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Neuromuscul Disord. 2000 Feb;10(2):92-8.

Clinical and neuropathological parameters affecting the diagnostic yield of nerve biopsy.

Author information

1
Laboratory of Neuropathology, University Hospital, University of Liege, Sart Tilman, Belgium. manuel.deprez@ulg.ac.be

Abstract

The value of nerve biopsy in the investigation of peripheral neuropathies is an important and controversial issue, partially obscured by the large variations in the diagnostic yield routinely reported for this procedure. The aim of this study was to evaluate the clinical and neuropathological parameters affecting the yield of nerve biopsy. We compared the experience of two independent neuropathology laboratories with different patient recruitment and neuropathological methods over 11 years (01/1987-12/1997). Clinicopathological correlations were studied retrospectively in 355 patients. Using the same criteria of evaluation, contributive biopsies accounted for 35.5% in one laboratory, and 47.3% in the other. Clinical parameters affecting the yield of nerve biopsy were: (a) the presumptive diagnosis at time of referral for biopsy; (b) the distribution of symptoms; and (c) the interval between disease onset and biopsy. Greater yield was associated with clinically suspected vasculitis, inflammatory demyelinating neuropathy or hereditary sensorimotor neuropathies. Contributive findings were more often reported with multifocal or asymmetrical presentations, and onset-to-biopsy interval of less than 6 months. The contribution of nerve biopsy varied according to neuropathological techniques: (a) serial sections on frozen. paraffin-embedded and resin-embedded material improved sensitivity for interstitial pathology: (b) combined muscle biopsy increased sensitivity in the detection of vasculitis; and (c) teasing of nerve fibers added critical information to other classical techniques in only 4/102 cases.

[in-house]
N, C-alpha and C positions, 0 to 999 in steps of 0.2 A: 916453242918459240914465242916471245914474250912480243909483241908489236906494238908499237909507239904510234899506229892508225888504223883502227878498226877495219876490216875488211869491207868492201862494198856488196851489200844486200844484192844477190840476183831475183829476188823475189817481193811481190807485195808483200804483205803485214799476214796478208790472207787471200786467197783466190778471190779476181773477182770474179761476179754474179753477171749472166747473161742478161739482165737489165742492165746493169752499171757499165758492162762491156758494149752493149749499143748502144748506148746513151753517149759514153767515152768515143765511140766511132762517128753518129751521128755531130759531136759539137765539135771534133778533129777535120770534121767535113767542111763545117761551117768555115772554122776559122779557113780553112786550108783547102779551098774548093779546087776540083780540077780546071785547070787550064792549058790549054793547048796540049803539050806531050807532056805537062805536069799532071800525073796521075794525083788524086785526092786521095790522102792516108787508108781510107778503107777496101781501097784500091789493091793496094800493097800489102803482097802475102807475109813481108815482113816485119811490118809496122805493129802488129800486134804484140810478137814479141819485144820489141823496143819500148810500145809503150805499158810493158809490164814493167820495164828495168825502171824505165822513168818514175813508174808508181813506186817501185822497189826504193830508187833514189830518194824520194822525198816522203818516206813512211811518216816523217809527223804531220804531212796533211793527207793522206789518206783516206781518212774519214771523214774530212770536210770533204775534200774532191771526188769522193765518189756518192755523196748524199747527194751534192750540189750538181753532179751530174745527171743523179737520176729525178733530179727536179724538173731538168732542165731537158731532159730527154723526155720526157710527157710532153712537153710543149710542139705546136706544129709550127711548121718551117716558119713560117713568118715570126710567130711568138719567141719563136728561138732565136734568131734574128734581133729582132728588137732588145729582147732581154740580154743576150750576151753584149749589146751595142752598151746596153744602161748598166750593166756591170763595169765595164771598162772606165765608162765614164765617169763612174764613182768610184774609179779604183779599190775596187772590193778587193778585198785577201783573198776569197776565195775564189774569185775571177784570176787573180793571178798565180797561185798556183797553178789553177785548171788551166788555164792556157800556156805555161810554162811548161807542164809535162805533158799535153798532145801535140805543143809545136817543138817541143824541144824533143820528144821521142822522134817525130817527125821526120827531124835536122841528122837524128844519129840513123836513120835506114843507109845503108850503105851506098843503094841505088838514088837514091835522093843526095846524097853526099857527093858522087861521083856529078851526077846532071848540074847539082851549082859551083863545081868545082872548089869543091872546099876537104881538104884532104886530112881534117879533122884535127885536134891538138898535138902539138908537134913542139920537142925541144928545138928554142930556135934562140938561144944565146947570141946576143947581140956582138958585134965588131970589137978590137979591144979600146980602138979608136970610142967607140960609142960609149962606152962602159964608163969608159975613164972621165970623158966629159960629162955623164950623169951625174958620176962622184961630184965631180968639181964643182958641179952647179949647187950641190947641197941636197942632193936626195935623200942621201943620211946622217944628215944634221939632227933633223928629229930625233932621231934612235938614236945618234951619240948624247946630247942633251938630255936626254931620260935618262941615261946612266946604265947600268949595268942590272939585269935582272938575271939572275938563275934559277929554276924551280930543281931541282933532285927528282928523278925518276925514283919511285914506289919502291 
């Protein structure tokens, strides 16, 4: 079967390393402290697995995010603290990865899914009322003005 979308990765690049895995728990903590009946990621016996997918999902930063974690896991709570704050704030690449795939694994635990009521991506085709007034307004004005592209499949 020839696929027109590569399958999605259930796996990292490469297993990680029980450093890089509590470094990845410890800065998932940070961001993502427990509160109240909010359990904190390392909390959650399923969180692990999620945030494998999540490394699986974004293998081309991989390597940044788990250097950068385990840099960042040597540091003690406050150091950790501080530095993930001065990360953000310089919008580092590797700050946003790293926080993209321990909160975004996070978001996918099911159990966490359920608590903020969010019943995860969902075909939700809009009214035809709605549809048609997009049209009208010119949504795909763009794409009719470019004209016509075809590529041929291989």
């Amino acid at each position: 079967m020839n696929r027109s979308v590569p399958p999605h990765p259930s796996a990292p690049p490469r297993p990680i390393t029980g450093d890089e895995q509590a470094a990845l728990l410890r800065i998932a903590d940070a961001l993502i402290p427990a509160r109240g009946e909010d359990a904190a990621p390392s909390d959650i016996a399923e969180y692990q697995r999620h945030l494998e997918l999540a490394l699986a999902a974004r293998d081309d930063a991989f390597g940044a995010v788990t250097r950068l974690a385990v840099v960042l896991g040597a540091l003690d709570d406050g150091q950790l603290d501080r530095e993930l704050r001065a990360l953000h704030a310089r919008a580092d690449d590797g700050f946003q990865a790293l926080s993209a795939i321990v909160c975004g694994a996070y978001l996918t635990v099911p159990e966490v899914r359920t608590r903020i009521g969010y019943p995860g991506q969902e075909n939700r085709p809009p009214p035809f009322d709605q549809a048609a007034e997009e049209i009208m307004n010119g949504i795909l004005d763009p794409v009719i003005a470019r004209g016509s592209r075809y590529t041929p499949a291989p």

PMID:
10714582
[Indexed for MEDLINE]

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